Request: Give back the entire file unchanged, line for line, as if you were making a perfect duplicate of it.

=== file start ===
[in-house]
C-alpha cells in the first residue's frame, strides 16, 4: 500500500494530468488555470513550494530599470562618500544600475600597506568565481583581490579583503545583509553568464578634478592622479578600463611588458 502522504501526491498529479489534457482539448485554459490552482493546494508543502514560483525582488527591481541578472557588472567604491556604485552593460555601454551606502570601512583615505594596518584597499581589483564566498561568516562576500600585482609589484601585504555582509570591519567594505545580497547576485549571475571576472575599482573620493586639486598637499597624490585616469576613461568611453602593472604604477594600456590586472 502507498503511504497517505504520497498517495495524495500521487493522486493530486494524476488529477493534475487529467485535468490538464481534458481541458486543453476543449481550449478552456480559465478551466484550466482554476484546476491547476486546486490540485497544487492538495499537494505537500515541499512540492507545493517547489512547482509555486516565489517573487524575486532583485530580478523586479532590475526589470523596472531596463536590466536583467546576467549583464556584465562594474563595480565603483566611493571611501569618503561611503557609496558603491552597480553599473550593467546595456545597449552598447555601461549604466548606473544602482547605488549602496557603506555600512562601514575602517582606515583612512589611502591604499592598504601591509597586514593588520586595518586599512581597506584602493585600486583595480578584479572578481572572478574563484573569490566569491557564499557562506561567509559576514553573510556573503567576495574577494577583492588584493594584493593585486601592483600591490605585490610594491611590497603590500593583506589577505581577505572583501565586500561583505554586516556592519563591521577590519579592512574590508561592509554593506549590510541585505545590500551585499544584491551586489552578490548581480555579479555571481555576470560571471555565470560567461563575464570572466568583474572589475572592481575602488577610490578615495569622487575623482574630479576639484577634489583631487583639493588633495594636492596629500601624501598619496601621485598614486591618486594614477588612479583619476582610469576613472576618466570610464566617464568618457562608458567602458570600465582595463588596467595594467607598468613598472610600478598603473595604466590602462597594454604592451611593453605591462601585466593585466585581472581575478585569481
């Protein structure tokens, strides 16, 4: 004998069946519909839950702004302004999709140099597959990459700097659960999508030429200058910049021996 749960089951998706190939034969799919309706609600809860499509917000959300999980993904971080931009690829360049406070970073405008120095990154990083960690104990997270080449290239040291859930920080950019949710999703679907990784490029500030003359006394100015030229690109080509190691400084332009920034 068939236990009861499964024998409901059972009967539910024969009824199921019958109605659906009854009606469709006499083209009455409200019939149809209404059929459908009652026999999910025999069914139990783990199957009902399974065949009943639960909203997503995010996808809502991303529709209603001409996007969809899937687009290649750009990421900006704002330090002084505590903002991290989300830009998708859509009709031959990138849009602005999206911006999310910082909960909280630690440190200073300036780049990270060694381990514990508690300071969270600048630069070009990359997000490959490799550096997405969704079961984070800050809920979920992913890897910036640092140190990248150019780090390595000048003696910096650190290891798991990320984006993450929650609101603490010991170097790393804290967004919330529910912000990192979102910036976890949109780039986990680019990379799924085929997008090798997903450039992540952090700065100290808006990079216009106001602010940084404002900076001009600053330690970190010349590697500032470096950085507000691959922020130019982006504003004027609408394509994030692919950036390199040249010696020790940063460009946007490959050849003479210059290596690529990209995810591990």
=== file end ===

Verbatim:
[in-house]
C-alpha cells in the first residue's frame, strides 16, 4: 500500500494530468488555470513550494530599470562618500544600475600597506568565481583581490579583503545583509553568464578634478592622479578600463611588458 502522504501526491498529479489534457482539448485554459490552482493546494508543502514560483525582488527591481541578472557588472567604491556604485552593460555601454551606502570601512583615505594596518584597499581589483564566498561568516562576500600585482609589484601585504555582509570591519567594505545580497547576485549571475571576472575599482573620493586639486598637499597624490585616469576613461568611453602593472604604477594600456590586472 502507498503511504497517505504520497498517495495524495500521487493522486493530486494524476488529477493534475487529467485535468490538464481534458481541458486543453476543449481550449478552456480559465478551466484550466482554476484546476491547476486546486490540485497544487492538495499537494505537500515541499512540492507545493517547489512547482509555486516565489517573487524575486532583485530580478523586479532590475526589470523596472531596463536590466536583467546576467549583464556584465562594474563595480565603483566611493571611501569618503561611503557609496558603491552597480553599473550593467546595456545597449552598447555601461549604466548606473544602482547605488549602496557603506555600512562601514575602517582606515583612512589611502591604499592598504601591509597586514593588520586595518586599512581597506584602493585600486583595480578584479572578481572572478574563484573569490566569491557564499557562506561567509559576514553573510556573503567576495574577494577583492588584493594584493593585486601592483600591490605585490610594491611590497603590500593583506589577505581577505572583501565586500561583505554586516556592519563591521577590519579592512574590508561592509554593506549590510541585505545590500551585499544584491551586489552578490548581480555579479555571481555576470560571471555565470560567461563575464570572466568583474572589475572592481575602488577610490578615495569622487575623482574630479576639484577634489583631487583639493588633495594636492596629500601624501598619496601621485598614486591618486594614477588612479583619476582610469576613472576618466570610464566617464568618457562608458567602458570600465582595463588596467595594467607598468613598472610600478598603473595604466590602462597594454604592451611593453605591462601585466593585466585581472581575478585569481
């Protein structure tokens, strides 16, 4: 004998069946519909839950702004302004999709140099597959990459700097659960999508030429200058910049021996 749960089951998706190939034969799919309706609600809860499509917000959300999980993904971080931009690829360049406070970073405008120095990154990083960690104990997270080449290239040291859930920080950019949710999703679907990784490029500030003359006394100015030229690109080509190691400084332009920034 068939236990009861499964024998409901059972009967539910024969009824199921019958109605659906009854009606469709006499083209009455409200019939149809209404059929459908009652026999999910025999069914139990783990199957009902399974065949009943639960909203997503995010996808809502991303529709209603001409996007969809899937687009290649750009990421900006704002330090002084505590903002991290989300830009998708859509009709031959990138849009602005999206911006999310910082909960909280630690440190200073300036780049990270060694381990514990508690300071969270600048630069070009990359997000490959490799550096997405969704079961984070800050809920979920992913890897910036640092140190990248150019780090390595000048003696910096650190290891798991990320984006993450929650609101603490010991170097790393804290967004919330529910912000990192979102910036976890949109780039986990680019990379799924085929997008090798997903450039992540952090700065100290808006990079216009106001602010940084404002900076001009600053330690970190010349590697500032470096950085507000691959922020130019982006504003004027609408394509994030692919950036390199040249010696020790940063460009946007490959050849003479210059290596690529990209995810591990």